Robert E Lee

A comment seen elsewhere:

Robert E. Lee\’s sins are well-known, and heavily-paid for; besides, Obama was telling a wicked joke which was actually funny…. but what the hell, a Lee story that OUGHT to be more widely known:

One thing that Americans sometimes undervalue is being a good loser. Lee lost badly, after all, in every way (stroll through his family\’s old rose garden sometime), but after Appomattox when Mosby proposed to Lee that he could take his men up into the hills and kill Yankees until Kingdom Come, Lee told him to give it up — and he had the moral clout to make it stick. That\’s not nothing.

But of course the biggest problem in the Confederacy was race, what to do with emancipated slaves: a whole society, centuries old, turned upside down. That it healed to scab doesn\’t mean it couldn\’t have been worse — and there were moments when it looked like it might have been better.

There was a famous incident right after the war, when an incredibly courageous black man dared to walk up to the rail at Christ Church in Alexandria (it\’s still there) to receive communion — a literally unthinkable outrage. The terms "segregation" or even "civil rights" don\’t do justice to the immediate post-slavery environment — there was stunned silence in the church, nobody knew what to do.

And then Robert E. Lee got up, walked to the rail, and knelt next to the man. IIRC, the minister served the black man first.

Is that an image, or what?

5 comments on “Robert E Lee

  1. History is written by the victors. It is always fun to tease Americans with some uncomfortable facts about the Civil War which they are not taught in school.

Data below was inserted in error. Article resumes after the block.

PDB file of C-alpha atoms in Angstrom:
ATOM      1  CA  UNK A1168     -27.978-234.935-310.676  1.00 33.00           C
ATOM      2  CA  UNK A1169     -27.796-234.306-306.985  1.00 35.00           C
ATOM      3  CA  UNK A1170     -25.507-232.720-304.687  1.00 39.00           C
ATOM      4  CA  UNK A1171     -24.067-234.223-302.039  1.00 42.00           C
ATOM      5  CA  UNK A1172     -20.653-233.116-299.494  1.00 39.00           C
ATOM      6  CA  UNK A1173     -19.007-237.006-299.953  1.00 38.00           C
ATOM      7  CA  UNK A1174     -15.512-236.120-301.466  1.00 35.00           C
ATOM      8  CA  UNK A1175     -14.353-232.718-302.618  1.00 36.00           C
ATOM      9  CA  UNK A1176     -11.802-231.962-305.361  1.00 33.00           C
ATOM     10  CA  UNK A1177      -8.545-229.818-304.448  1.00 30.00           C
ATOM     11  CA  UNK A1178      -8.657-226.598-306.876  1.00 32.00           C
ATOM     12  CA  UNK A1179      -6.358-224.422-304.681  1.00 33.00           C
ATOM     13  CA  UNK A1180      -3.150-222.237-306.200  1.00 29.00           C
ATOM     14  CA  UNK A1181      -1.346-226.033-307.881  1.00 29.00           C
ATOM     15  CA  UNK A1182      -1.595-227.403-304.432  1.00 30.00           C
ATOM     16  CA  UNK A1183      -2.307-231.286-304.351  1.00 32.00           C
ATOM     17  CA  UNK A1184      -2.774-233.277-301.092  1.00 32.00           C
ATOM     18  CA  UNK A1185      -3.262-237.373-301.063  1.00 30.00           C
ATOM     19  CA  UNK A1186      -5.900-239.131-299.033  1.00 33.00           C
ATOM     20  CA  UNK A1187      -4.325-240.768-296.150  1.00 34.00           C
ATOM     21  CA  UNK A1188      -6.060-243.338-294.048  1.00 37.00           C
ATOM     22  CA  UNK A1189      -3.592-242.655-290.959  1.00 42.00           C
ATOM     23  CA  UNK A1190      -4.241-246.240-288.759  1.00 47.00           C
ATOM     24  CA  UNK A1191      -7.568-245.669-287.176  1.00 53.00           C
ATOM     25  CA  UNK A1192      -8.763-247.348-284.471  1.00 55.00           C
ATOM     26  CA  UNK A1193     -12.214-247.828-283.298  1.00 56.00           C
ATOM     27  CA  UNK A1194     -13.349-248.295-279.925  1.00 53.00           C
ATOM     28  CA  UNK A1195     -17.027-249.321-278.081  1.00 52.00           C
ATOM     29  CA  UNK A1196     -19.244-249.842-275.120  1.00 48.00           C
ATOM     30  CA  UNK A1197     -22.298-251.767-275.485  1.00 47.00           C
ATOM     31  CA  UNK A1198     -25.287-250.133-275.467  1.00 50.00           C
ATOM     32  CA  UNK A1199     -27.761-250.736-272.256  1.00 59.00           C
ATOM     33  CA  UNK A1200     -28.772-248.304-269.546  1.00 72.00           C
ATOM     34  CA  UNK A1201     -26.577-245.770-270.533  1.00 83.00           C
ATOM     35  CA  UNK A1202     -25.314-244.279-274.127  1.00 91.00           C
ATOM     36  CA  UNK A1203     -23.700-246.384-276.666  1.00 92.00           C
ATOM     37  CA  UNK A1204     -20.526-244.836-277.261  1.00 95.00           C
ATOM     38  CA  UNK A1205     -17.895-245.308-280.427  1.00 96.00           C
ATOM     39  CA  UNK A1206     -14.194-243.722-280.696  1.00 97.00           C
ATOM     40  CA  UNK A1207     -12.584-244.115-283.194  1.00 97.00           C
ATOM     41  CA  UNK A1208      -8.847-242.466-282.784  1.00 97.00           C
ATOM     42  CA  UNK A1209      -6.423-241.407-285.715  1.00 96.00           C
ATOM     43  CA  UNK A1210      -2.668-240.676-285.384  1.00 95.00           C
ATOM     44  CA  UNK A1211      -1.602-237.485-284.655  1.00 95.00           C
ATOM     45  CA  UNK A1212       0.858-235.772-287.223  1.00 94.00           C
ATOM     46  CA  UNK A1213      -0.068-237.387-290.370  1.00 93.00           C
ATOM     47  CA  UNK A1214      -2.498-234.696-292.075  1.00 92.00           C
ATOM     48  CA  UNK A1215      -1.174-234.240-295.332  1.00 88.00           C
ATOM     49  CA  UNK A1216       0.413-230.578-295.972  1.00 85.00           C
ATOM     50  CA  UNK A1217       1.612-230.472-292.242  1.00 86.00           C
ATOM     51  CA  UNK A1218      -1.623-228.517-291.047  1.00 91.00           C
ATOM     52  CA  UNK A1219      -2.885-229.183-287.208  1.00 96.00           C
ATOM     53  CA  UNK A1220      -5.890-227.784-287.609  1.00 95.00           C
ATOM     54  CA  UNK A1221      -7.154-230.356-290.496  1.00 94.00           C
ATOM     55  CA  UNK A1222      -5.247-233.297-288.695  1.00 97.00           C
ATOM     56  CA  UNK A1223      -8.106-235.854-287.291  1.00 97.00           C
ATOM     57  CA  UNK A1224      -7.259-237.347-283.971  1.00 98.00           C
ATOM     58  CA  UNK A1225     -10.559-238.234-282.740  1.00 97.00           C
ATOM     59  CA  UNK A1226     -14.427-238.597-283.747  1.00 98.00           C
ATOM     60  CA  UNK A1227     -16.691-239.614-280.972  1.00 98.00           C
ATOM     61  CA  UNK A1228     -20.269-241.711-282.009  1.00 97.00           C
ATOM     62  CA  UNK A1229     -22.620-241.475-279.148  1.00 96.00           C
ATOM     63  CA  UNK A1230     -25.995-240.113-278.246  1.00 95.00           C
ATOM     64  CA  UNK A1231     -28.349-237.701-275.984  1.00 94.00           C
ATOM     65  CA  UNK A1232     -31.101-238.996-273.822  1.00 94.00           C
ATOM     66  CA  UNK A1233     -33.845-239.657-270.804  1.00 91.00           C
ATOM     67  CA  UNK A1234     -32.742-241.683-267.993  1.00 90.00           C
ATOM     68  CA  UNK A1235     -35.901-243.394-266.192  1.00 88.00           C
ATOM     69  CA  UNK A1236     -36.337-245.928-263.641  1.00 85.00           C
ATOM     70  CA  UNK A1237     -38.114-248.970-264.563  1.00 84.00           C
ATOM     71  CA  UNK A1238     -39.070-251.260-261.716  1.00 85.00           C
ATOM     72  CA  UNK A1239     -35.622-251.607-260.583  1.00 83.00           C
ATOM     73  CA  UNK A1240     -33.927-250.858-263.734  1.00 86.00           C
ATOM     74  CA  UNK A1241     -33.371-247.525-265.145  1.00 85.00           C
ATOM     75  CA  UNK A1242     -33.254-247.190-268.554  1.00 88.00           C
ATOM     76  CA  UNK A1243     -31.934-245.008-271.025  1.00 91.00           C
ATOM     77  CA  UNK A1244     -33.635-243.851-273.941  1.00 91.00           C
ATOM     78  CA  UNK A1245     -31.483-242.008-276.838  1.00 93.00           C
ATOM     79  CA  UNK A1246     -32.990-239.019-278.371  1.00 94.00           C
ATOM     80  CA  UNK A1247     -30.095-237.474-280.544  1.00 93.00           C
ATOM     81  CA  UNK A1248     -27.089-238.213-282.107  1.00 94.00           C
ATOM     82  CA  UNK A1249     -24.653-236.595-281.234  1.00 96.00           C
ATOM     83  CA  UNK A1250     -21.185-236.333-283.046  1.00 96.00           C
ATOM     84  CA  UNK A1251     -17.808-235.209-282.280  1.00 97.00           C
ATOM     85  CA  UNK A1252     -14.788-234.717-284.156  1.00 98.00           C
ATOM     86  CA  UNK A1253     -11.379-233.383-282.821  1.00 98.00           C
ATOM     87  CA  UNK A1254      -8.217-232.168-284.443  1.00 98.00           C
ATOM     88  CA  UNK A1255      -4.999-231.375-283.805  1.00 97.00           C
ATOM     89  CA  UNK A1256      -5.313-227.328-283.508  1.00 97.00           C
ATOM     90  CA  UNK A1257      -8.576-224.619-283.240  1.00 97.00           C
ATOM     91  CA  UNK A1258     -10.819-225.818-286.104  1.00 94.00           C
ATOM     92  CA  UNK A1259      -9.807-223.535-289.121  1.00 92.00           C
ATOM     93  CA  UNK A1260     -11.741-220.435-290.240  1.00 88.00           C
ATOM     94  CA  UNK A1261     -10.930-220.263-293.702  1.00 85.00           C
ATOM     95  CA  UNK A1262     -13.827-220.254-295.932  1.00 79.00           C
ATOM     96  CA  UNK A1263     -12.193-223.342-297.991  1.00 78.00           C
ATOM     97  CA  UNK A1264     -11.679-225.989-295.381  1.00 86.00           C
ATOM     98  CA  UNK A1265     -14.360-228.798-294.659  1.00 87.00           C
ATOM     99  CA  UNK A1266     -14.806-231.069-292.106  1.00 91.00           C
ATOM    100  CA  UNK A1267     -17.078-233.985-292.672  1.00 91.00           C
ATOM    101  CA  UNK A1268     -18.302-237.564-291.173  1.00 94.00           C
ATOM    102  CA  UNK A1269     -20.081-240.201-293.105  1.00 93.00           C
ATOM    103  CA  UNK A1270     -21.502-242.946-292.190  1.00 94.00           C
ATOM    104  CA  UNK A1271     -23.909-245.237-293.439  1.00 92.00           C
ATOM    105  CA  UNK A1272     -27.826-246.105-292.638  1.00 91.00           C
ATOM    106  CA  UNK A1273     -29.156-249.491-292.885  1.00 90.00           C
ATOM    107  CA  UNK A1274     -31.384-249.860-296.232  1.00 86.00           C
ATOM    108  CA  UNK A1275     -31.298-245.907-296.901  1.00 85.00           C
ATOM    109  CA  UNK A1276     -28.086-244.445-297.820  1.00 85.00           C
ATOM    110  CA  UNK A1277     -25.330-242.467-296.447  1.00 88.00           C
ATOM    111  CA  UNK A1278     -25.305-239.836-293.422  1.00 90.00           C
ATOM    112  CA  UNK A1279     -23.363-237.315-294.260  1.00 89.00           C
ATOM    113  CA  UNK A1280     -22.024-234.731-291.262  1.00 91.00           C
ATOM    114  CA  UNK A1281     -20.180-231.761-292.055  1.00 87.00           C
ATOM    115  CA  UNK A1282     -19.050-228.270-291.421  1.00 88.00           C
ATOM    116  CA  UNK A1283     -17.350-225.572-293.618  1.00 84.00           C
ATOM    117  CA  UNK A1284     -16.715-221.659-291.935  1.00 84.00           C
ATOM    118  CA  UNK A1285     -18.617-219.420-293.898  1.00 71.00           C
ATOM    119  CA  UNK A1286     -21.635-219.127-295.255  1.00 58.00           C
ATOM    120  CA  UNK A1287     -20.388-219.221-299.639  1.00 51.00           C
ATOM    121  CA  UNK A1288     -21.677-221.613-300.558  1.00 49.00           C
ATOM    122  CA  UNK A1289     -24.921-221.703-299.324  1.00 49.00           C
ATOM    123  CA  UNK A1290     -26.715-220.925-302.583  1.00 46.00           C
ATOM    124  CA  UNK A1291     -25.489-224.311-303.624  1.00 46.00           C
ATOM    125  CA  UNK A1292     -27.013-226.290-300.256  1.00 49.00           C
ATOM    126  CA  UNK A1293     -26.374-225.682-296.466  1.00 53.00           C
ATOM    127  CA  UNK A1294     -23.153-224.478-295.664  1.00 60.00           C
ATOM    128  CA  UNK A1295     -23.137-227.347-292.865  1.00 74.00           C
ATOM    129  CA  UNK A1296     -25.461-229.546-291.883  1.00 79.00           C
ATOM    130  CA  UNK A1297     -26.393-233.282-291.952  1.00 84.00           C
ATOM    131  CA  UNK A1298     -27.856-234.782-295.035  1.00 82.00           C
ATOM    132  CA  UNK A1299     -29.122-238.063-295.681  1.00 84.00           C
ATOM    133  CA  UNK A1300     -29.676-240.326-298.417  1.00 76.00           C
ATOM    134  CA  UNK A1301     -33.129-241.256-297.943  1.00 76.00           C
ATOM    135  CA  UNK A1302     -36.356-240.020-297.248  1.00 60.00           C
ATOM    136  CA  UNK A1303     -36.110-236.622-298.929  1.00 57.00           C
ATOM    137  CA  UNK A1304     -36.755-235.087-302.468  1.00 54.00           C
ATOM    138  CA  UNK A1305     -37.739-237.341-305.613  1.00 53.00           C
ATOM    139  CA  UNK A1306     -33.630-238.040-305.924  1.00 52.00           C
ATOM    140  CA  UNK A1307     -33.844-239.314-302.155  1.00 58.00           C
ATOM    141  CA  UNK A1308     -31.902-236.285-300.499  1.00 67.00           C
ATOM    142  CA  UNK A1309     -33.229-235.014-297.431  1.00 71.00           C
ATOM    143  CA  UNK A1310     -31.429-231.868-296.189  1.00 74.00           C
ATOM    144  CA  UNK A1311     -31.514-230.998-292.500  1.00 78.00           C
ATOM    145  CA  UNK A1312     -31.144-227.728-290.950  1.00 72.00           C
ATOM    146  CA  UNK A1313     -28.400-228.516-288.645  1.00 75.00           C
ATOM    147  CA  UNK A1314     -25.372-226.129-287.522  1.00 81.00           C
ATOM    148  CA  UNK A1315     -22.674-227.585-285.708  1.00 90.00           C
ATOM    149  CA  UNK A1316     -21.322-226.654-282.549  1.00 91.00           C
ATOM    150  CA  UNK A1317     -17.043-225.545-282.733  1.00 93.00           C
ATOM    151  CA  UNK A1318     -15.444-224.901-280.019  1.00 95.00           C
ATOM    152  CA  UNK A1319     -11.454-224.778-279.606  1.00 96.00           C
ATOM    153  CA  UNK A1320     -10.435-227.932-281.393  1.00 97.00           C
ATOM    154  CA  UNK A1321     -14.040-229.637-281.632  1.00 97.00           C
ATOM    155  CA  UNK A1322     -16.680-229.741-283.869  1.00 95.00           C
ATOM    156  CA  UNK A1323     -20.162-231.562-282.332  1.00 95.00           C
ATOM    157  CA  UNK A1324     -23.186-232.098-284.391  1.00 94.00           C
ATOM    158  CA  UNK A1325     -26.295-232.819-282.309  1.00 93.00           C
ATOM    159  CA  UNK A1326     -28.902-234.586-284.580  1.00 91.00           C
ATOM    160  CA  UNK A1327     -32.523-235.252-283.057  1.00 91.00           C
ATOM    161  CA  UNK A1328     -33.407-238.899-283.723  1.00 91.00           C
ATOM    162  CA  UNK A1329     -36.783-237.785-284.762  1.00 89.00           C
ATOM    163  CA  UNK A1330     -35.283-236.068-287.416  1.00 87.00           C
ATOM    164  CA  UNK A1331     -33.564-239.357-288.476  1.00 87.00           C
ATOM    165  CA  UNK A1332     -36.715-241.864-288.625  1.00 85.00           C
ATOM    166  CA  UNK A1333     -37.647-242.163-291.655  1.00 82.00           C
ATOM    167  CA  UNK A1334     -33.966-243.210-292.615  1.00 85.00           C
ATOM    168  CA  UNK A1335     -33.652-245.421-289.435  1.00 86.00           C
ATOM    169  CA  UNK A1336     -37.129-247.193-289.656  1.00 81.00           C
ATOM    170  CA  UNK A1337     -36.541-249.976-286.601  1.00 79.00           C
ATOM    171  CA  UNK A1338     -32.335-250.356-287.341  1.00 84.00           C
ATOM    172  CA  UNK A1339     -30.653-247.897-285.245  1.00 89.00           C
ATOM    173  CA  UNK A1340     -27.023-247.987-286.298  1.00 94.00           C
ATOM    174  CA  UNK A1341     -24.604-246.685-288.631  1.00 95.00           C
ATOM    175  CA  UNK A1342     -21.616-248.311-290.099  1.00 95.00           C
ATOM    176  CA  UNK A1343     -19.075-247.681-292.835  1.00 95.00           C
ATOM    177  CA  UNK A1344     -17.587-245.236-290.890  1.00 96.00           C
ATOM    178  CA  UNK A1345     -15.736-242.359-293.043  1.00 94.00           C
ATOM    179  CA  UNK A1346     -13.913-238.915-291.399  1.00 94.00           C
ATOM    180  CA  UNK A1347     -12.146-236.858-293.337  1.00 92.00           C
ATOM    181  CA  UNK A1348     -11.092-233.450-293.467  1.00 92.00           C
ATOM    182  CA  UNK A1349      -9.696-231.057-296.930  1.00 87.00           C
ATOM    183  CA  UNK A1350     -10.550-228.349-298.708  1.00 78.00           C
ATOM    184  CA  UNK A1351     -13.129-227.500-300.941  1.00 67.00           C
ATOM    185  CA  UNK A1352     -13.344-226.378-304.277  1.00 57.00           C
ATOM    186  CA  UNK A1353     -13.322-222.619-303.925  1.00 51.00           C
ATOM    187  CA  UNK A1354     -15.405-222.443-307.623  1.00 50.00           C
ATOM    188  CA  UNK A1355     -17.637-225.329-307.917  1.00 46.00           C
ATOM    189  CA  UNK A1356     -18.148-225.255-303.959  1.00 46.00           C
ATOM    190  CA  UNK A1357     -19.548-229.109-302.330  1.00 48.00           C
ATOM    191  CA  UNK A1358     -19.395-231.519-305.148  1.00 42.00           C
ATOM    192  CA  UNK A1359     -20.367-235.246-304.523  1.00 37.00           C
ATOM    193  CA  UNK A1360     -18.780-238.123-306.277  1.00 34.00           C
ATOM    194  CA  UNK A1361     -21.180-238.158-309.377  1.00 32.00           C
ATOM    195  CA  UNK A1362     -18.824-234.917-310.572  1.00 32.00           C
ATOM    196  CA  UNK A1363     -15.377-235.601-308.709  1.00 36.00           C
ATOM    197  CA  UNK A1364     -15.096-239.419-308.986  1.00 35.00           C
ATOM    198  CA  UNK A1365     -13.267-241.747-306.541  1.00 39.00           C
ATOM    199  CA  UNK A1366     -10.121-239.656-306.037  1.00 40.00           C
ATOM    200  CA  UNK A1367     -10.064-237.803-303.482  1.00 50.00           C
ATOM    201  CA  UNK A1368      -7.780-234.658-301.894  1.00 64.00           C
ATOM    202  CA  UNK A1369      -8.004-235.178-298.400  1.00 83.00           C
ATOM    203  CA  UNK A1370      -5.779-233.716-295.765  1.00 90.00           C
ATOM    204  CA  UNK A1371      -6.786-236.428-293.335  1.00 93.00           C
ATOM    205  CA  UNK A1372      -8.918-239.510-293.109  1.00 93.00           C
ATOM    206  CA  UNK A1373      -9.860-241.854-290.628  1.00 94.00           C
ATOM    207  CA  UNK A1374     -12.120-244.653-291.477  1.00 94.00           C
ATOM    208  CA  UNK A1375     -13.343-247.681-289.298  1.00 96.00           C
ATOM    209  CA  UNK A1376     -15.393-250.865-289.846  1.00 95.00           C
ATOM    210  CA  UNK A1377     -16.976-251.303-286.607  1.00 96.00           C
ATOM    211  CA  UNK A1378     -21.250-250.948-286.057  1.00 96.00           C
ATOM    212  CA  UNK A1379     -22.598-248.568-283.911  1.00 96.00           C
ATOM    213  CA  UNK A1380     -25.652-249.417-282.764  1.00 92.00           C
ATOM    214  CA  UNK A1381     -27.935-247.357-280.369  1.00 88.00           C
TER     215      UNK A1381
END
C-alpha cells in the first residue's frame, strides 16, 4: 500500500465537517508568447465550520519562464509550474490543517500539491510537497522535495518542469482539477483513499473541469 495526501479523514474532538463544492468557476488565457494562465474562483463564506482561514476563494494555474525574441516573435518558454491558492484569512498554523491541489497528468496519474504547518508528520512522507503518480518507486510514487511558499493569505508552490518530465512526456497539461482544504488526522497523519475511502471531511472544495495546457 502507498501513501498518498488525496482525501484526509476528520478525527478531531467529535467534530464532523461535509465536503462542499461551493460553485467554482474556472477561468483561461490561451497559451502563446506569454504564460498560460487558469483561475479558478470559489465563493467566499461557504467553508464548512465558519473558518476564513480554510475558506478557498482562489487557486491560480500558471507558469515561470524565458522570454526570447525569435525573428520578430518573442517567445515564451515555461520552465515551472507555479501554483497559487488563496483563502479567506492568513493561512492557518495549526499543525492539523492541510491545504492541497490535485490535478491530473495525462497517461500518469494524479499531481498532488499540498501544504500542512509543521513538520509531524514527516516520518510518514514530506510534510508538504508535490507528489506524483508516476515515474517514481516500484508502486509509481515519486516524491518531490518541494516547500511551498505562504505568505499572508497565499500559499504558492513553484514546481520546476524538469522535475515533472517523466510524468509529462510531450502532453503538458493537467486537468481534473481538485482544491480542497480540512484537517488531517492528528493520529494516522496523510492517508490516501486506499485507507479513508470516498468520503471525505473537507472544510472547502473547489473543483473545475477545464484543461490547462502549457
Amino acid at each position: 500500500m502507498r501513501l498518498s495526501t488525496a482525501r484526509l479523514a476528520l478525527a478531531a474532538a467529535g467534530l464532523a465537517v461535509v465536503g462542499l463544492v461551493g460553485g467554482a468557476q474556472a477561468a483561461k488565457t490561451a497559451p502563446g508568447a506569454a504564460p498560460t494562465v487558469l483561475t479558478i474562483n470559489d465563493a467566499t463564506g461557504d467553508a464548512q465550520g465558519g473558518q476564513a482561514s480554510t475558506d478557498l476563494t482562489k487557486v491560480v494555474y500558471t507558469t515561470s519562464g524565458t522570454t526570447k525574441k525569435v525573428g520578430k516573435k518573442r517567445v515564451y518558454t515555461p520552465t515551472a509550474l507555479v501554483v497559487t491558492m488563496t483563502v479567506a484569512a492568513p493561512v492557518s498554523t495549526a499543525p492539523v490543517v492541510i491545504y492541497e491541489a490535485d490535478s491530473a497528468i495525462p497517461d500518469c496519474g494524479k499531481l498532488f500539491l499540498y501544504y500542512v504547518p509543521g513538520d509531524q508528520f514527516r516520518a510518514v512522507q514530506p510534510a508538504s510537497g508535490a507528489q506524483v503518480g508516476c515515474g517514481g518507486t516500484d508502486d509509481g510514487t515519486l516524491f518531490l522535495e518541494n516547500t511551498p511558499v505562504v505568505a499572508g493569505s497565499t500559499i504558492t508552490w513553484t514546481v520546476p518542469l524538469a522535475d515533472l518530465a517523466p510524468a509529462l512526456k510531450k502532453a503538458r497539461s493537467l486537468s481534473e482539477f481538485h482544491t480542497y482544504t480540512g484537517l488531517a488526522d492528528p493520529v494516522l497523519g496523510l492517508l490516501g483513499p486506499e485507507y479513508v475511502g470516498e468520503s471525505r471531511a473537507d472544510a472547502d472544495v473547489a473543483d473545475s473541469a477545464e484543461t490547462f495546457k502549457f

2. It’s well known that, at Appamattox, Lee refused to surrender his sword to a black man, the officer designated for the ceremony. He relented a moment later when it was pointed out that the officer was not back, but Indian (and Lee actually recognized him as a years-past acquaintance.

    Lee also manumitted approximately 50 slaves (about 10 years before the war) that came to be his property through marriage.

    Nathaniel Bedford Forrest (who became head of the Klu Klux Klan) commanded some fair number of black Confederate soldiers and was famously quoted in a newspaper of the day that “the Confederacy has no finer fighting men”
    or roughly similar.

    Grant held slaves and didn’t free them before, during, or after the war–they had to wait for the constitutional amendment. His explanation to newspaper reporters: “these days, good help is just so hard to find.”

  3. Hmmm…. which is worse? That the POTUS doesn’t understand the role of a professional soldier in a constitutional democracy, or that he does, but he thinks the whole idea of apolit5ical agents of the government’s will thing is kind of a drag.

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